Many herbs are traditionally reputed to be abortifacient and for some this reputation can be attributed to their volatile oil component.(6) A number of volatile oils are irritant to the genito-urinary tract if ingested and may induce uterine contractions. Herbs that contain irritant volatile oils include ground ivy, juniper, parsley, pennyroyal, sage, tansy and yarrow. Some of these oils contain the terpenoid constituent, thujone, which is known to be abortifacient. Pennyroyal oil also contains the hepatotoxic terpenoid constituent, pulegone. A case of liver failure in a woman who ingested pennyroyal oil as an abortifacient has been documented.
A stimulant or spasmolytic action on uterine muscle has been documented for some herbal ingredients including blue cohosh, burdock, fenugreek, golden seal, hawthorn, jamaica dogwood, motherwort, nettle, raspberry, and vervain. Herbal Teas Increased awareness of the harmful effects associated with excessive tea and coffee consumption has prompted many individuals to switch to herbal teas. Whilst some herbal teas may offer pleasant alternatives to tea and coffee, some contain pharmacologically active herbal ingredients, which may have unpredictable effects depending on the quantity of tea consumed and strength of the brew. Some herbal teas contain laxative herbal ingredients such as senna, frangula, and cascara. In general stimulant laxative preparations are not recommended during pregnancy and the use of unstandardised laxative preparations is particularly unsuitable. A case of hepatotoxicity in a newborn baby has been documented in which the mother consumed a herbal tea during pregnancy as an expectorant. Following analysis the herbal tea was reported to contain pyrrolizidine alkaloids which are known to be hepatotoxic.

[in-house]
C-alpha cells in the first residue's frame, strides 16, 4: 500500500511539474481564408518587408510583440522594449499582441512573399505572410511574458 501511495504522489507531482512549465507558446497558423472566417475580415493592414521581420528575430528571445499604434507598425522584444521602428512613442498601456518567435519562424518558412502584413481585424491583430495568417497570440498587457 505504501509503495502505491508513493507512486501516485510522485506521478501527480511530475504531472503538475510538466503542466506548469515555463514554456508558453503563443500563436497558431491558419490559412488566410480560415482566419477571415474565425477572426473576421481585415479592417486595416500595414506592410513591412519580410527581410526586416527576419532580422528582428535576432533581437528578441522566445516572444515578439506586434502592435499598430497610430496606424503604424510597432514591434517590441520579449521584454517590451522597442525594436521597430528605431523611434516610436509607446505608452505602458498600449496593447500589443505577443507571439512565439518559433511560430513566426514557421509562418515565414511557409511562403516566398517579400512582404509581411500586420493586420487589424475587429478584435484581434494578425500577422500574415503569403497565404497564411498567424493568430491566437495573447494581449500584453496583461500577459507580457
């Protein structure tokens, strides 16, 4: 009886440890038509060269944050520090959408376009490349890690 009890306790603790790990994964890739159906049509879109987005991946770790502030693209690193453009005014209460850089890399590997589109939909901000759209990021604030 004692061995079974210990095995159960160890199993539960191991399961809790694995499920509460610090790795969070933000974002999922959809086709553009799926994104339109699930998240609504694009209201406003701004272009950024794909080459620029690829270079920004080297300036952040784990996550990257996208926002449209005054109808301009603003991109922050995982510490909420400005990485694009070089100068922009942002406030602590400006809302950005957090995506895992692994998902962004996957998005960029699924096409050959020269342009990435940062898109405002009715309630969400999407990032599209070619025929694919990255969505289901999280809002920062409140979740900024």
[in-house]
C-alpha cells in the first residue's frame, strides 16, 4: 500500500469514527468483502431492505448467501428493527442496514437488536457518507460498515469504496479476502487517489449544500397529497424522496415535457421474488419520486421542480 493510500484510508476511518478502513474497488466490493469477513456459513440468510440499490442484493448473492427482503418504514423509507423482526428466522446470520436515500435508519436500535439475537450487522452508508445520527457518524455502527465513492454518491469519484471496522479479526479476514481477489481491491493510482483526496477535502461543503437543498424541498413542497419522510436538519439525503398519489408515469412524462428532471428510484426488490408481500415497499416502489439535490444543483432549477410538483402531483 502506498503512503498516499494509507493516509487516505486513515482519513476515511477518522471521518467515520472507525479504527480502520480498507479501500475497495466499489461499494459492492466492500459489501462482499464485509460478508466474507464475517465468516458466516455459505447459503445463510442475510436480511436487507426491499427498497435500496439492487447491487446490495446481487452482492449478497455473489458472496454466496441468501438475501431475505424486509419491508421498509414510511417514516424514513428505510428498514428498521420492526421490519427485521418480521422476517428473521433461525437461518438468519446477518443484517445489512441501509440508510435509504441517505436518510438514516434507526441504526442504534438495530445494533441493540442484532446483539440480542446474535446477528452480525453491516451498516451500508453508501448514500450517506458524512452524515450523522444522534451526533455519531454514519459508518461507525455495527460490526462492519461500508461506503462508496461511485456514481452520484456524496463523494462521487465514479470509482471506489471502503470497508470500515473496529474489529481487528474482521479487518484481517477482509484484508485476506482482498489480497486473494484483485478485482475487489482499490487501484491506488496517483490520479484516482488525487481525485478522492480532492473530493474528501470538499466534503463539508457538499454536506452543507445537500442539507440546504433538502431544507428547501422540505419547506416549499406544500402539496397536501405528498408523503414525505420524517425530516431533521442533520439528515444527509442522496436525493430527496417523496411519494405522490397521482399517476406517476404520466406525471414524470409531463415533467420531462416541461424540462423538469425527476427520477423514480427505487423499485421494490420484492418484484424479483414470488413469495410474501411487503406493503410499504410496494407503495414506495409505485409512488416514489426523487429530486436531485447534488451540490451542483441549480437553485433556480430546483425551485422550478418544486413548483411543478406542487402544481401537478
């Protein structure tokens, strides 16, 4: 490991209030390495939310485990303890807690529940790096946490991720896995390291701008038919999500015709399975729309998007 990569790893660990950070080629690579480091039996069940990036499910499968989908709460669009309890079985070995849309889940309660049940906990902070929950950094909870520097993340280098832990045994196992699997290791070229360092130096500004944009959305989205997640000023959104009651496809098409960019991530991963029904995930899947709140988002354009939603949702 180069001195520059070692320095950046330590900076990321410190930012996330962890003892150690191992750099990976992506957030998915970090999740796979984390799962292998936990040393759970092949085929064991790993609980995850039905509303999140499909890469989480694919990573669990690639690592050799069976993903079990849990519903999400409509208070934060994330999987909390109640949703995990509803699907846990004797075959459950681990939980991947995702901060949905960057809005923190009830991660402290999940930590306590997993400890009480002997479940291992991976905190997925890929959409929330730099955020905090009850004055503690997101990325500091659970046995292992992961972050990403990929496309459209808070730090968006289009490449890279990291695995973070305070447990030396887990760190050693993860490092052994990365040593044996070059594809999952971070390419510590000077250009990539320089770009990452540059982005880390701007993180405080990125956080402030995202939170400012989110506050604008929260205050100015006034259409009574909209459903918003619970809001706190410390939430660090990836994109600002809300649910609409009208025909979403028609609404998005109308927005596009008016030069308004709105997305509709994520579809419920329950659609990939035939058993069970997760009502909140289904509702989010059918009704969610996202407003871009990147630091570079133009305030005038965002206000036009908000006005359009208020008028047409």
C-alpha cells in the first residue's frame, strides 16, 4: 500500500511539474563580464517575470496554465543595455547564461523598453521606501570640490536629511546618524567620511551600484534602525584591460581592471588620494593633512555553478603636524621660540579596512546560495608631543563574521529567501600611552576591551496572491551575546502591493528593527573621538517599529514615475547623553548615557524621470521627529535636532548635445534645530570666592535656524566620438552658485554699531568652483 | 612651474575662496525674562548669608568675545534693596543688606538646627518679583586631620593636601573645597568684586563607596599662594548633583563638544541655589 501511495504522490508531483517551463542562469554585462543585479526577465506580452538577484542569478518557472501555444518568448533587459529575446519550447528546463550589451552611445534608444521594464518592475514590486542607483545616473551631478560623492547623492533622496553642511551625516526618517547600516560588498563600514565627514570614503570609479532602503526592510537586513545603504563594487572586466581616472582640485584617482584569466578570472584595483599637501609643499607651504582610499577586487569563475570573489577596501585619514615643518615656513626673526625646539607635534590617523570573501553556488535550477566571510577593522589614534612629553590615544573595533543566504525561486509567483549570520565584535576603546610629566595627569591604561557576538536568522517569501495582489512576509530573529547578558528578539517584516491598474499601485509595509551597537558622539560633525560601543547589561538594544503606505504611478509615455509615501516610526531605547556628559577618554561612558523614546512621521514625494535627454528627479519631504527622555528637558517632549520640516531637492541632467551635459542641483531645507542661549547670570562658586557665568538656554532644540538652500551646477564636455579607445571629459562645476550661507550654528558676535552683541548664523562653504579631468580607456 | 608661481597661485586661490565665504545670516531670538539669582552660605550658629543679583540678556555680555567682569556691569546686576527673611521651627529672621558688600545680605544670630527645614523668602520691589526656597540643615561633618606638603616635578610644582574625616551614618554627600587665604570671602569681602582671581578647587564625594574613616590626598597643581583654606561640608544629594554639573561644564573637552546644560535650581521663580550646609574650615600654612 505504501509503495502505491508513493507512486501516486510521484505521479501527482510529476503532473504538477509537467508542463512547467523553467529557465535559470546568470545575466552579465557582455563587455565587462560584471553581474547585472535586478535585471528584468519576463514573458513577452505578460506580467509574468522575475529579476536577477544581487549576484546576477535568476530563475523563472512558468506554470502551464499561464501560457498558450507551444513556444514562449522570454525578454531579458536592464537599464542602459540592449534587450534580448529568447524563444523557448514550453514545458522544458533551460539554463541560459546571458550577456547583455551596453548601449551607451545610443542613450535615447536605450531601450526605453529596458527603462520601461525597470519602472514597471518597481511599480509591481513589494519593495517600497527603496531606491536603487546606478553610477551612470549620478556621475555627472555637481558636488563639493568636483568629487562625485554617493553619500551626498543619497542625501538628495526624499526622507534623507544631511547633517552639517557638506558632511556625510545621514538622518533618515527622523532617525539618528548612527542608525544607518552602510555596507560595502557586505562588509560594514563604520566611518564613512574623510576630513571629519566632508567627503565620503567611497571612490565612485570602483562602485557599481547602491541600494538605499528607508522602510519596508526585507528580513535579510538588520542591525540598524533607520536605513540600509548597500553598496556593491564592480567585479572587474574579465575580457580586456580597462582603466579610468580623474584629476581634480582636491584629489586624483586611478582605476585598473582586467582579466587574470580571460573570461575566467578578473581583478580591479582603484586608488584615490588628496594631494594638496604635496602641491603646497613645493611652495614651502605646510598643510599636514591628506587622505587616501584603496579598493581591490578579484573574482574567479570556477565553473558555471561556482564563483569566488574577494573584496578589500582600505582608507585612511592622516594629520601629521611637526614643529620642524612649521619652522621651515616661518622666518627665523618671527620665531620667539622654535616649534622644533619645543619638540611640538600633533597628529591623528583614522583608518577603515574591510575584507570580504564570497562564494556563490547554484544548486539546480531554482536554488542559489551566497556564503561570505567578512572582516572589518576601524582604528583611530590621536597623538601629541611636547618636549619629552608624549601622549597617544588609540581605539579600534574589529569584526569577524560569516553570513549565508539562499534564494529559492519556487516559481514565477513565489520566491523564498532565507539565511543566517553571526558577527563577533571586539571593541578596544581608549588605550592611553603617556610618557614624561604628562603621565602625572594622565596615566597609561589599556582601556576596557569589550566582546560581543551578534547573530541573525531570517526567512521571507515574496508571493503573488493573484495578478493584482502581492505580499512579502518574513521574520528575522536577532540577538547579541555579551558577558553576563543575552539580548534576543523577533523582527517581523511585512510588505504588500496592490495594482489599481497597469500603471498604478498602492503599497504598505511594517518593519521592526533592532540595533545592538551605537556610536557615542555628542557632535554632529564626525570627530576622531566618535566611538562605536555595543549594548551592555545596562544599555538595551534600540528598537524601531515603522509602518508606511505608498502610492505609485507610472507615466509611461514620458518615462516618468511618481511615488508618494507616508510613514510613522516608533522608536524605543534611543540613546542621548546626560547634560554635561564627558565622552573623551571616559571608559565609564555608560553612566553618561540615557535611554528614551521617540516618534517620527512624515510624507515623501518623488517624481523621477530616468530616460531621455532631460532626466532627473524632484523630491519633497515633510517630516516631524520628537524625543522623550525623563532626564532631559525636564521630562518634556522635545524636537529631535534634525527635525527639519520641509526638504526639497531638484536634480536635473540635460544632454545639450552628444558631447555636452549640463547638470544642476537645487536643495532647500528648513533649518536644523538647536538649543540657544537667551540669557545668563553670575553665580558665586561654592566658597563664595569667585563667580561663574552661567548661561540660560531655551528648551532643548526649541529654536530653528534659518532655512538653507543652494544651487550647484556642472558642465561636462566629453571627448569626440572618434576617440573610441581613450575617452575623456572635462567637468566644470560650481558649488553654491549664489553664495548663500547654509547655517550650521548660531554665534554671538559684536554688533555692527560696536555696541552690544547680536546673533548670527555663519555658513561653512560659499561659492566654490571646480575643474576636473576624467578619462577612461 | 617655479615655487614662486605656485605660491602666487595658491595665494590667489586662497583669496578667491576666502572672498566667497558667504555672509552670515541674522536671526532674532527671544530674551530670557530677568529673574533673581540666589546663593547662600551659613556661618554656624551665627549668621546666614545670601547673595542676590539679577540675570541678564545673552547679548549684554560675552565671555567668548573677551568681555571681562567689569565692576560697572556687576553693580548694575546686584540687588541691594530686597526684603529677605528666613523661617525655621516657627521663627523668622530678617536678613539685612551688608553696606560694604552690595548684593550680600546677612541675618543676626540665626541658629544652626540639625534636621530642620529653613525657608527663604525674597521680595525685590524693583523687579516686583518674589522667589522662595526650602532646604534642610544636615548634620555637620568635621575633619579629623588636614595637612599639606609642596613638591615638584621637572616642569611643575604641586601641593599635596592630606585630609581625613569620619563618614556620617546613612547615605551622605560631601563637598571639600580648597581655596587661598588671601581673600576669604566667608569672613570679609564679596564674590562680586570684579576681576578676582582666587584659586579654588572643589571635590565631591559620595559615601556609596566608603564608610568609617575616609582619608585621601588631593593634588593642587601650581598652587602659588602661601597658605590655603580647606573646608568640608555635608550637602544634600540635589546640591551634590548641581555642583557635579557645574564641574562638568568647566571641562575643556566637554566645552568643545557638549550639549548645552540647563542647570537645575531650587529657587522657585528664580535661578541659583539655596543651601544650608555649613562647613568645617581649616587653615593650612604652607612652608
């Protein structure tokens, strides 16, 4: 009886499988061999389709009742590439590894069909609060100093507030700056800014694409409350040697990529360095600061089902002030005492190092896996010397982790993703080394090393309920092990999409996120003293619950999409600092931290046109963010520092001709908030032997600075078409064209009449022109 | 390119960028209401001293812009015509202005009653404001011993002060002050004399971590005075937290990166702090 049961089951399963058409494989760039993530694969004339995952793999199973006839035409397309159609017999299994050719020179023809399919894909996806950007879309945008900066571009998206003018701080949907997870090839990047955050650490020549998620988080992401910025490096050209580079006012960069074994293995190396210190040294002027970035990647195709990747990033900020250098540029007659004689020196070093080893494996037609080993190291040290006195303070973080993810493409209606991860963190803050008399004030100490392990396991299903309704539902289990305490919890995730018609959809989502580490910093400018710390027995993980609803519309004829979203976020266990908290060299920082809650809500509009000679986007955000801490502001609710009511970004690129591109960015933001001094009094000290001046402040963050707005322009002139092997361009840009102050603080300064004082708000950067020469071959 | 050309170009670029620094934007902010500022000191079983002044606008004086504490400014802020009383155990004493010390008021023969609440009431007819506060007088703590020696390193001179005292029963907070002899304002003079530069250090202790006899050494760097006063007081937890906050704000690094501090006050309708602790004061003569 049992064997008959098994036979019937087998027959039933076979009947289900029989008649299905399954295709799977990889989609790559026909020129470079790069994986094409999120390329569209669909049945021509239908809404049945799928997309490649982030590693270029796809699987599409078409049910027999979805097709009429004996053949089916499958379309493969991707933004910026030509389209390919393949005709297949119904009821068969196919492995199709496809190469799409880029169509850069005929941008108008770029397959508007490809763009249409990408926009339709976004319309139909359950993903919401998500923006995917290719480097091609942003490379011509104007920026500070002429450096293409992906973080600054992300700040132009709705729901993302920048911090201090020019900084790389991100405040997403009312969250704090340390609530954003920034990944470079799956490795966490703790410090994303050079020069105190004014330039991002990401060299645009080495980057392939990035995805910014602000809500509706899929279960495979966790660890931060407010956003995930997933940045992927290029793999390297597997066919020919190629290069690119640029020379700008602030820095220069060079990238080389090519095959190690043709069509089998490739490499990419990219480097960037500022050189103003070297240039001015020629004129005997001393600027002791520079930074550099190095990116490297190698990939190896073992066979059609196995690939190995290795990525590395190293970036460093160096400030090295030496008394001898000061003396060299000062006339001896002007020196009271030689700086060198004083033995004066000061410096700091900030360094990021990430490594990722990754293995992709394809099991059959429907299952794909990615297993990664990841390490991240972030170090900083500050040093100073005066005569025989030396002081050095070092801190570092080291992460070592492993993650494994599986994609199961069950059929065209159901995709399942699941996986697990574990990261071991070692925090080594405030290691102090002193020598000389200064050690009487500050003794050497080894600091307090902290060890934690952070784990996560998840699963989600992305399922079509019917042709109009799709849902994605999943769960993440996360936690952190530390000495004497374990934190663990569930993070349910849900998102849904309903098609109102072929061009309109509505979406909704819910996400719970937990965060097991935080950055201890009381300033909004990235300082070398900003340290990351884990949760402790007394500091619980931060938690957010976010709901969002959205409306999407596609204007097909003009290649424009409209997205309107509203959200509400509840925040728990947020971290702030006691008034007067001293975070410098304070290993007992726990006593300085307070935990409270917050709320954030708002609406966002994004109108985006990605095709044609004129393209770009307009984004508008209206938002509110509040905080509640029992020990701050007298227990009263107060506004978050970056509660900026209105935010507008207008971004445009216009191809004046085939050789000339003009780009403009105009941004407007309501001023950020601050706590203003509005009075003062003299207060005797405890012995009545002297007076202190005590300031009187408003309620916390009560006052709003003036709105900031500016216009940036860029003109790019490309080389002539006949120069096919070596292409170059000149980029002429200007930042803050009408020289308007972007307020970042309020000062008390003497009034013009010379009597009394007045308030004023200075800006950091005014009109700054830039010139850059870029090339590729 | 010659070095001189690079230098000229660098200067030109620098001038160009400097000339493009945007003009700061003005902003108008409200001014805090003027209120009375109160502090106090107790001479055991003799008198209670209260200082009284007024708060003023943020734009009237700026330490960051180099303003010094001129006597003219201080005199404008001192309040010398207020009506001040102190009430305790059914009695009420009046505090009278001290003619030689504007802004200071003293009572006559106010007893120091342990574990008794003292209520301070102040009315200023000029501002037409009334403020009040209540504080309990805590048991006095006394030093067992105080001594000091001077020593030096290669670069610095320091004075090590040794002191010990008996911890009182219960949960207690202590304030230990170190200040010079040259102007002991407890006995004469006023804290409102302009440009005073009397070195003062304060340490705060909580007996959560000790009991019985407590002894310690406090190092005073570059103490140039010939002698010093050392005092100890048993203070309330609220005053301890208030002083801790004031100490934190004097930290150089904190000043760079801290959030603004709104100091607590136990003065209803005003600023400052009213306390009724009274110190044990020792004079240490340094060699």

A drug substance taken by a breast-feeding mother presents a hazard if it is transferred to the breast milk in pharmacologically or toxicologically significant amounts. Limited information is available regarding the safety of conventional medicines taken during breast-feeding. Much less information exists for herbal ingredients, and generally the use of herbal remedies is not recommended during lactation.